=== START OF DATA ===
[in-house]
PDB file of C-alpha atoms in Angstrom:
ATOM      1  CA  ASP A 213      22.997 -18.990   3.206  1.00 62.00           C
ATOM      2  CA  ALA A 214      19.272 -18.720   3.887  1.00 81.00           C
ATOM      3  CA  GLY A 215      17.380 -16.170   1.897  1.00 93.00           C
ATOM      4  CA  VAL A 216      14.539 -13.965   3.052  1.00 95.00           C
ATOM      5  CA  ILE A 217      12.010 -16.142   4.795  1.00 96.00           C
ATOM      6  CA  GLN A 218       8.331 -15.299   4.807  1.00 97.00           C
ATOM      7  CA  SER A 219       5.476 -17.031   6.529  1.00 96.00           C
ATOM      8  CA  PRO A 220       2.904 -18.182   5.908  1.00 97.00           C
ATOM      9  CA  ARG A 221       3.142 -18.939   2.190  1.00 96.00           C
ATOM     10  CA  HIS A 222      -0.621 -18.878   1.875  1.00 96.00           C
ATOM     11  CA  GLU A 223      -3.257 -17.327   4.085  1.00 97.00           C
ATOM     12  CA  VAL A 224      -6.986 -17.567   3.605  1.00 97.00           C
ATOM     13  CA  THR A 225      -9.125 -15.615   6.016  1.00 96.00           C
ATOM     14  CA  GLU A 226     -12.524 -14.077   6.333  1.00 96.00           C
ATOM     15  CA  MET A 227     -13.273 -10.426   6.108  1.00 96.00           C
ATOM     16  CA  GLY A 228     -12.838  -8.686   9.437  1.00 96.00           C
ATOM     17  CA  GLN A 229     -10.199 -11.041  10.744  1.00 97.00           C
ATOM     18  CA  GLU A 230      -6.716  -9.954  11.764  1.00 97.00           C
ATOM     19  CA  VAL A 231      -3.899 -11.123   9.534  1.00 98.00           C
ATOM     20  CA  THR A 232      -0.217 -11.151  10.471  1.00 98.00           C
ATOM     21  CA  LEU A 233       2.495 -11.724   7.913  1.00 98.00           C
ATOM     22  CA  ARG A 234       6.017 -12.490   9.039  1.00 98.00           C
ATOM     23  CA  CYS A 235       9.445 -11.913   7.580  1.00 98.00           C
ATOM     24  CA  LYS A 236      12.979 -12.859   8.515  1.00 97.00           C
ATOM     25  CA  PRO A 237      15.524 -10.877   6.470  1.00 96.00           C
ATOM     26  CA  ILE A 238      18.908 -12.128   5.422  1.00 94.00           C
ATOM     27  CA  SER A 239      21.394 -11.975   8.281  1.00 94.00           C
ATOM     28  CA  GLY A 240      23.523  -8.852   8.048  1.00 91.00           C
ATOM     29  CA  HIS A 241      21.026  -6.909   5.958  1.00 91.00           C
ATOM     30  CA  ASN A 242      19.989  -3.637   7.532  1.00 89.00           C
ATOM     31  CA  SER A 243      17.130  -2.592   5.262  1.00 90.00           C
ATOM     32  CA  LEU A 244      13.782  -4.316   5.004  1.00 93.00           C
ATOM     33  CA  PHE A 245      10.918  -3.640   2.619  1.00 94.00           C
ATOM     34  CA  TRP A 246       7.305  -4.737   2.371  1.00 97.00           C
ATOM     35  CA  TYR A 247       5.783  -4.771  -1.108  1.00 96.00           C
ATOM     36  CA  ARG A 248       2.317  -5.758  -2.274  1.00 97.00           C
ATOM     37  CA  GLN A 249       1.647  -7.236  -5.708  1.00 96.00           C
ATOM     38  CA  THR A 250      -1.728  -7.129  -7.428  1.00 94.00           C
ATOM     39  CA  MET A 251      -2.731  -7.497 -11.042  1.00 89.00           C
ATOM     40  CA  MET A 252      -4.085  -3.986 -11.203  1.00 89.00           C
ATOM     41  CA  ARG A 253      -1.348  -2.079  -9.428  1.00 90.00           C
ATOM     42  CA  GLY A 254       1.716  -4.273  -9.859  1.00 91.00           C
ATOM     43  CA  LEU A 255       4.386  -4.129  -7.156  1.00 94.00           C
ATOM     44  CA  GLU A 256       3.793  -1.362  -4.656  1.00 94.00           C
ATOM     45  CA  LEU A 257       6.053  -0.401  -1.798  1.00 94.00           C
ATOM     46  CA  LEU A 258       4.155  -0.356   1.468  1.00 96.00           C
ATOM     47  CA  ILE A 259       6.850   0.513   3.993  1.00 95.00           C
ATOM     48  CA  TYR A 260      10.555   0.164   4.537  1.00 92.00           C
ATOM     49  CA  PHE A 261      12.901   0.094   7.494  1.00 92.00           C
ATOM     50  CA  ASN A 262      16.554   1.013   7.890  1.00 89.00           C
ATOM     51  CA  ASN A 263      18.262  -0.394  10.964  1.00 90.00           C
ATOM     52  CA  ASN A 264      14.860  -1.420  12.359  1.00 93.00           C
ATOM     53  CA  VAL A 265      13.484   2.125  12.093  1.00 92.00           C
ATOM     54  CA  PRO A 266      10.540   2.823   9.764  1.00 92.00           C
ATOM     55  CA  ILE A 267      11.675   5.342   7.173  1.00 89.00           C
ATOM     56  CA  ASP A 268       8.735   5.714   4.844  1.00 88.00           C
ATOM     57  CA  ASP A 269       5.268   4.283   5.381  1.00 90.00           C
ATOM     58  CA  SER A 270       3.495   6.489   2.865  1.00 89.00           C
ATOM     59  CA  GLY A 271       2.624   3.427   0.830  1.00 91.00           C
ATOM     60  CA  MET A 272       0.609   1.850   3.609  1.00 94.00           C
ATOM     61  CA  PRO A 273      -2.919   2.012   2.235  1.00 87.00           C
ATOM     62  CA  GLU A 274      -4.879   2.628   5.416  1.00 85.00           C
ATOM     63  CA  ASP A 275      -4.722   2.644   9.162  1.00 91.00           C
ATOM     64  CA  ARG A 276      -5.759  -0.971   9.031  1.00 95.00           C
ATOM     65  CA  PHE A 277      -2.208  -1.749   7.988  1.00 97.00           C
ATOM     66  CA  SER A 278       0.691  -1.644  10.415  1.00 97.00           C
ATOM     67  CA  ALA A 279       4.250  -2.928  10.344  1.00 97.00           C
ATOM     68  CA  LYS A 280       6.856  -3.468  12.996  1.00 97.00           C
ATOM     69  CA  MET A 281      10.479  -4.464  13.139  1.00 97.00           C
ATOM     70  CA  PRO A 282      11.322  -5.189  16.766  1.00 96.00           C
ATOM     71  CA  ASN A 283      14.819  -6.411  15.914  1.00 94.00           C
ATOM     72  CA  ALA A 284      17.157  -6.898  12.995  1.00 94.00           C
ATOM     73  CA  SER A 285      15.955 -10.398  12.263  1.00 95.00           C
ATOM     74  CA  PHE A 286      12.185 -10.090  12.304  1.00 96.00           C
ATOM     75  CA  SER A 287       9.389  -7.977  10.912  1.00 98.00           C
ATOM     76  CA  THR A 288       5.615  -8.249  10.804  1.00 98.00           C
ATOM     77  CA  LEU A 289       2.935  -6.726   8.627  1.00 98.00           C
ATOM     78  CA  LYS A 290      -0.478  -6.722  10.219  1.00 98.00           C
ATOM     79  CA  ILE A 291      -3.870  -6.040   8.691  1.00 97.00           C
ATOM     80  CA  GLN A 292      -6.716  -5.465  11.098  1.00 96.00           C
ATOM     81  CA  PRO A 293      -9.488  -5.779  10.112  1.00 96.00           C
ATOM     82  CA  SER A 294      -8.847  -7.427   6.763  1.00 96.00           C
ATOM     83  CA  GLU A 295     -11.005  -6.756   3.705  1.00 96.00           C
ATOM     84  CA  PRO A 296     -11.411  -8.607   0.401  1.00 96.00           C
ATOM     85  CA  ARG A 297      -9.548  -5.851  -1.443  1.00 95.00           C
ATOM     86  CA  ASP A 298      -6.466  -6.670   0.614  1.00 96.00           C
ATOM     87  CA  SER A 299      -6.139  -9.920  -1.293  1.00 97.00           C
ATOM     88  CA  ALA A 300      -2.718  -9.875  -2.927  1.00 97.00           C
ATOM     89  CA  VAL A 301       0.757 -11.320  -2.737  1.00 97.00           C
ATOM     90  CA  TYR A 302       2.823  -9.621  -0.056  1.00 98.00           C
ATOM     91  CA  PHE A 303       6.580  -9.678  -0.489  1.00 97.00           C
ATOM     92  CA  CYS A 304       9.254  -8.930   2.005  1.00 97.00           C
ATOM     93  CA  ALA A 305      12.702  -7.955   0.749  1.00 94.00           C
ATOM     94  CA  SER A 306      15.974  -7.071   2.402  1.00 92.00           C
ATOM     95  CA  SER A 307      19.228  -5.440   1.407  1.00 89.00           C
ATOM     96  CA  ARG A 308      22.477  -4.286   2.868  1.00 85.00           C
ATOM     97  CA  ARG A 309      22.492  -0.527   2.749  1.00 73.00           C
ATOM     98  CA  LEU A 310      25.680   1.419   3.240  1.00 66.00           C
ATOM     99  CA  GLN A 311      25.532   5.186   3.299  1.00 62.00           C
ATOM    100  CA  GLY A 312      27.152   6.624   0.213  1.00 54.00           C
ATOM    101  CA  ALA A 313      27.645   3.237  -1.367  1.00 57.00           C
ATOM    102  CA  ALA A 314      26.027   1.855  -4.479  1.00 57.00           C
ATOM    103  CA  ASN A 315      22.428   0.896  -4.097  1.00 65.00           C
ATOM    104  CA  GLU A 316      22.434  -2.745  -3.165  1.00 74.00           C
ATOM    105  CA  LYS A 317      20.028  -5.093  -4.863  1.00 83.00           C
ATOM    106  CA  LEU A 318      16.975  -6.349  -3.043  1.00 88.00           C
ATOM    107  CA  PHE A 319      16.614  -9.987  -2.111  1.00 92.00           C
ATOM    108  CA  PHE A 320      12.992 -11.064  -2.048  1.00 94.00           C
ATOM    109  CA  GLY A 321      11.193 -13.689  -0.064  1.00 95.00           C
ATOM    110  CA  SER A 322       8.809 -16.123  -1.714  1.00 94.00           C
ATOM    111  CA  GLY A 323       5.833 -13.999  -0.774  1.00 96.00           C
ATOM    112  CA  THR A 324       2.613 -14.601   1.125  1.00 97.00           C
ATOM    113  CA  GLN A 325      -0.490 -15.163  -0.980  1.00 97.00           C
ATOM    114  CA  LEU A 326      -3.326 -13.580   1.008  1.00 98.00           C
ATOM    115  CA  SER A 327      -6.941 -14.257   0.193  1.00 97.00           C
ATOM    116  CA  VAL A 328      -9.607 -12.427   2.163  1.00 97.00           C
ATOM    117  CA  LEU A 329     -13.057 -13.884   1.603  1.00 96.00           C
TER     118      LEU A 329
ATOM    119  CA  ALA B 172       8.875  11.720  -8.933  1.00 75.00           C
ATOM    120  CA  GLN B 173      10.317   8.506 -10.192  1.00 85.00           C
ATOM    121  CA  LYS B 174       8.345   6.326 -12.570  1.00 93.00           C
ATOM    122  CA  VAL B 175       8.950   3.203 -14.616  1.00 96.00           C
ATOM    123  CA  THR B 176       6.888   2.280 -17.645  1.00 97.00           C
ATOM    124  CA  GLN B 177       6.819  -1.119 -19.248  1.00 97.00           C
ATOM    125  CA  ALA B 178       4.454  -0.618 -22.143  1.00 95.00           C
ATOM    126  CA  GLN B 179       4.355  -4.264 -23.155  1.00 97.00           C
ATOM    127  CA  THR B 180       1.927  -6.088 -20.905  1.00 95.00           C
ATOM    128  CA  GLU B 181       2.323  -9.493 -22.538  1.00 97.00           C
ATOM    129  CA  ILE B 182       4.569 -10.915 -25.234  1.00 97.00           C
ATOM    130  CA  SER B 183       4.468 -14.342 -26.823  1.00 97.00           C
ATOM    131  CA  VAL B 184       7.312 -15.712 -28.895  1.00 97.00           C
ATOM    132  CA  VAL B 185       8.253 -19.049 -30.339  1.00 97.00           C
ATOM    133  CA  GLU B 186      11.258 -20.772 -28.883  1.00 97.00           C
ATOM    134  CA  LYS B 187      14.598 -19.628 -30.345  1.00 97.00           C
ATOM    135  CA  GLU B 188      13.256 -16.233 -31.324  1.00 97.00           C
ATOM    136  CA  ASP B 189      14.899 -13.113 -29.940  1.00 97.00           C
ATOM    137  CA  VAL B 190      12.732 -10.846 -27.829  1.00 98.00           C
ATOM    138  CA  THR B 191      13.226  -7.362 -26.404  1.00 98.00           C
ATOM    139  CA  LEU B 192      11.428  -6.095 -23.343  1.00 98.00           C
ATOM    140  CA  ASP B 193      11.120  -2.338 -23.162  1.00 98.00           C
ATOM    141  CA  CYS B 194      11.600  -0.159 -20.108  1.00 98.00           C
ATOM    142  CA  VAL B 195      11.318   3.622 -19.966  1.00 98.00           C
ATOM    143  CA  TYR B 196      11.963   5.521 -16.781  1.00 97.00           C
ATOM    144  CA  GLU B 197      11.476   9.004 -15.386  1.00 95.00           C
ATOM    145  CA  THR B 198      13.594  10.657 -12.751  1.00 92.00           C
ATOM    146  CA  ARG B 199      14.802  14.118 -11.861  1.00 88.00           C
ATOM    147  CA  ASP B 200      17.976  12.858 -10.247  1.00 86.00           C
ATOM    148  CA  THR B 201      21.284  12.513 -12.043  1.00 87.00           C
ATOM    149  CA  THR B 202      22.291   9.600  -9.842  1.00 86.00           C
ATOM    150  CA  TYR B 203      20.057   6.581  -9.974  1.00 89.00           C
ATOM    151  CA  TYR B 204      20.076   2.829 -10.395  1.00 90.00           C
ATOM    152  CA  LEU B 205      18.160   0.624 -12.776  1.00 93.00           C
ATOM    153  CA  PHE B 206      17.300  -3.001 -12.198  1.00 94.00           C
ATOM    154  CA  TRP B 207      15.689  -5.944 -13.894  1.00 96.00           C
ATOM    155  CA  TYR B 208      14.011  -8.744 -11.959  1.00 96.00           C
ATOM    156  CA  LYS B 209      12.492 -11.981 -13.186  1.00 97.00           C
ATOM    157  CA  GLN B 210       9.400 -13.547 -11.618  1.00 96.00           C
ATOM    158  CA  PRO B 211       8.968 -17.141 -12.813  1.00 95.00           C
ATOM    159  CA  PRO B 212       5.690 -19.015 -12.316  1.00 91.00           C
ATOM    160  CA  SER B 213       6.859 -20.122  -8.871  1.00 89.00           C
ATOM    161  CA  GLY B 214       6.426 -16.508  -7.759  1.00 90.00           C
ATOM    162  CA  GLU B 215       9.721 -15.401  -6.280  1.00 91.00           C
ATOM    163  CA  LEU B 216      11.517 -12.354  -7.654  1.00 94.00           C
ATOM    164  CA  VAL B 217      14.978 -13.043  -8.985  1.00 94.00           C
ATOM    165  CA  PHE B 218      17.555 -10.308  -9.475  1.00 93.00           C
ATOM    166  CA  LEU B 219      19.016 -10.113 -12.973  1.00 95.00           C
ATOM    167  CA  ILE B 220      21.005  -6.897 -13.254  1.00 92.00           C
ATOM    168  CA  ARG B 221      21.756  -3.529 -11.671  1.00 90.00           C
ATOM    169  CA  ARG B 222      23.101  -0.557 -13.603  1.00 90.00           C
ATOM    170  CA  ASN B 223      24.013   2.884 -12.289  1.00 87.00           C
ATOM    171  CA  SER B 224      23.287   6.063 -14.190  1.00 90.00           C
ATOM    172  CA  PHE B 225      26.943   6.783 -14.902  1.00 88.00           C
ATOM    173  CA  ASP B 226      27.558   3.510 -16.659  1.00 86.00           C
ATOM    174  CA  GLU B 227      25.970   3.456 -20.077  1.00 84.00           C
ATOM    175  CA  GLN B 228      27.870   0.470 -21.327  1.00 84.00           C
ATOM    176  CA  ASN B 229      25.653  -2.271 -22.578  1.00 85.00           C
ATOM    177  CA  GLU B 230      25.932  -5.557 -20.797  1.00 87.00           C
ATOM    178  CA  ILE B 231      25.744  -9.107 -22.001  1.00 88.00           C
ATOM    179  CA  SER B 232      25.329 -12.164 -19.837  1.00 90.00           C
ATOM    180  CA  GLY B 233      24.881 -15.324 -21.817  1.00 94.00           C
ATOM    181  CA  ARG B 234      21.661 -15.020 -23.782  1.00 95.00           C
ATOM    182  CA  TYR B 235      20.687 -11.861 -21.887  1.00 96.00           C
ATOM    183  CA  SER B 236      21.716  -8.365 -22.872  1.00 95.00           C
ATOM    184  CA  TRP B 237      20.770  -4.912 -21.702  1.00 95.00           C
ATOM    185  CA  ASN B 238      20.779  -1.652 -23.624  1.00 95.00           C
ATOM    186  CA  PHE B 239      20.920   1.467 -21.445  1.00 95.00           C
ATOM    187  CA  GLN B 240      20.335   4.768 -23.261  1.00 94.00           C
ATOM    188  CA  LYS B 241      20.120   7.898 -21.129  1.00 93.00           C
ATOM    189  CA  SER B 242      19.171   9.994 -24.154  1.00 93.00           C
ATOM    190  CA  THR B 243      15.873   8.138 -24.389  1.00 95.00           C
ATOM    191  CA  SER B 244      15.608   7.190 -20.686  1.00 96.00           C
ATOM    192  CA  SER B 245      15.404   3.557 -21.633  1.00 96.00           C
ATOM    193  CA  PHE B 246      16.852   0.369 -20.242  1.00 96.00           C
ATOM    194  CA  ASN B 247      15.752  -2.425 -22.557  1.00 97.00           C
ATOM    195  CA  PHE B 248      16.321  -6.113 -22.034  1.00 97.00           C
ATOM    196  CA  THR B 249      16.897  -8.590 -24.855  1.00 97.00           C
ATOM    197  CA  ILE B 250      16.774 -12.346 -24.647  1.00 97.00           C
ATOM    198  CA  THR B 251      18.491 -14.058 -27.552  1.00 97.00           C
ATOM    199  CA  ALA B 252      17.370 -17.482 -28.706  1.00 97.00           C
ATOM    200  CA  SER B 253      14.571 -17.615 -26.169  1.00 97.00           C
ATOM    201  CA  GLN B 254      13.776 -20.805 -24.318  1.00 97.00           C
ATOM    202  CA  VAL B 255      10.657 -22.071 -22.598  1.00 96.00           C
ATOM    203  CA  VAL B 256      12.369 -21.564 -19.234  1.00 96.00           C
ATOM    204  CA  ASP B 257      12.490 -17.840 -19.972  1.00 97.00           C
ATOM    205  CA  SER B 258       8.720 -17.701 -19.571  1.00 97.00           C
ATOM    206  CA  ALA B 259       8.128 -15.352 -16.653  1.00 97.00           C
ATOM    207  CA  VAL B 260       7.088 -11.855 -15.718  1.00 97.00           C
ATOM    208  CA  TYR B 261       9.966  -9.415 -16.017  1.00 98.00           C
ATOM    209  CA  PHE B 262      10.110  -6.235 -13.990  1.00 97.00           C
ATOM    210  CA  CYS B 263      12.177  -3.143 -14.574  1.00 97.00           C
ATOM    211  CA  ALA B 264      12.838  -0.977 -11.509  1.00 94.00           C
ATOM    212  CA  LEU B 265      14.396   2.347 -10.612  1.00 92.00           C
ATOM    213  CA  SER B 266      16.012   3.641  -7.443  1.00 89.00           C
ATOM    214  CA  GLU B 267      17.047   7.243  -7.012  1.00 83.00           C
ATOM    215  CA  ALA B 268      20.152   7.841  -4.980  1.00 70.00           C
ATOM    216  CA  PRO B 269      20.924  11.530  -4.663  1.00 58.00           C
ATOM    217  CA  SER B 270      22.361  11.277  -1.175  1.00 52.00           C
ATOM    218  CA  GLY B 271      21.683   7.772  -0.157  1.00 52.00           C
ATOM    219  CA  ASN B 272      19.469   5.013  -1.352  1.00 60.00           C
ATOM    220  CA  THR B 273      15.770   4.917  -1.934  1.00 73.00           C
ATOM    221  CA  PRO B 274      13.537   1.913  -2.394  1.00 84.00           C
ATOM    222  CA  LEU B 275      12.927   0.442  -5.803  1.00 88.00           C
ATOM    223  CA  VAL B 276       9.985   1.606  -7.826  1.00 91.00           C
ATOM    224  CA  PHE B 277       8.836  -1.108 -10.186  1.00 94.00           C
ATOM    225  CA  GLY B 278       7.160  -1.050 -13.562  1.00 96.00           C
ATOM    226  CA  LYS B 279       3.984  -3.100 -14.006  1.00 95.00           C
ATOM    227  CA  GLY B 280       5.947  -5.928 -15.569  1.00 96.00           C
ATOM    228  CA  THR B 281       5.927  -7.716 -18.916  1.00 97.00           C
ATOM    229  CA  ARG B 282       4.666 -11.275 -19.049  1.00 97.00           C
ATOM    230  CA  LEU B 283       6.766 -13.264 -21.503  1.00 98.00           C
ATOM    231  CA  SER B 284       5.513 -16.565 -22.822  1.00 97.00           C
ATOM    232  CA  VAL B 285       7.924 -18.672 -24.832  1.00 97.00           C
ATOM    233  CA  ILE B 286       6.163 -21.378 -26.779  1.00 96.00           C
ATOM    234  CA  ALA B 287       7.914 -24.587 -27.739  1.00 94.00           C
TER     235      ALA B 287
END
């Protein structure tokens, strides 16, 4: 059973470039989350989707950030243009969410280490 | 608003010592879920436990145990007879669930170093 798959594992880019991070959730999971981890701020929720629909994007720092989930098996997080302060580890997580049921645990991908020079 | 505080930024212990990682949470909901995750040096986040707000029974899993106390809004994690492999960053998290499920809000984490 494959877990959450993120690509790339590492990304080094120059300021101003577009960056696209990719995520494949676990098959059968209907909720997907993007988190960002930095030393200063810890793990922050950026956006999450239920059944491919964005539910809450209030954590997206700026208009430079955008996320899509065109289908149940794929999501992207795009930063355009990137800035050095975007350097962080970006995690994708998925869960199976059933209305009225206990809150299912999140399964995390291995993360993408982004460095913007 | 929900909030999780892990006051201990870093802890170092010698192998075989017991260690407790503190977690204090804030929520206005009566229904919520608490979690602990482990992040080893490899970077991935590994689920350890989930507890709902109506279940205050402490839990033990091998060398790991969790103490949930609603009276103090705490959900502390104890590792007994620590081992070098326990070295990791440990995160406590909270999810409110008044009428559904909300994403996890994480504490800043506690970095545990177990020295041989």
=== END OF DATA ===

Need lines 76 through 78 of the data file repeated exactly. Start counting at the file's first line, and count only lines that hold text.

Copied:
ATOM     74  CA  PHE A 286      12.185 -10.090  12.304  1.00 96.00           C
ATOM     75  CA  SER A 287       9.389  -7.977  10.912  1.00 98.00           C
ATOM     76  CA  THR A 288       5.615  -8.249  10.804  1.00 98.00           C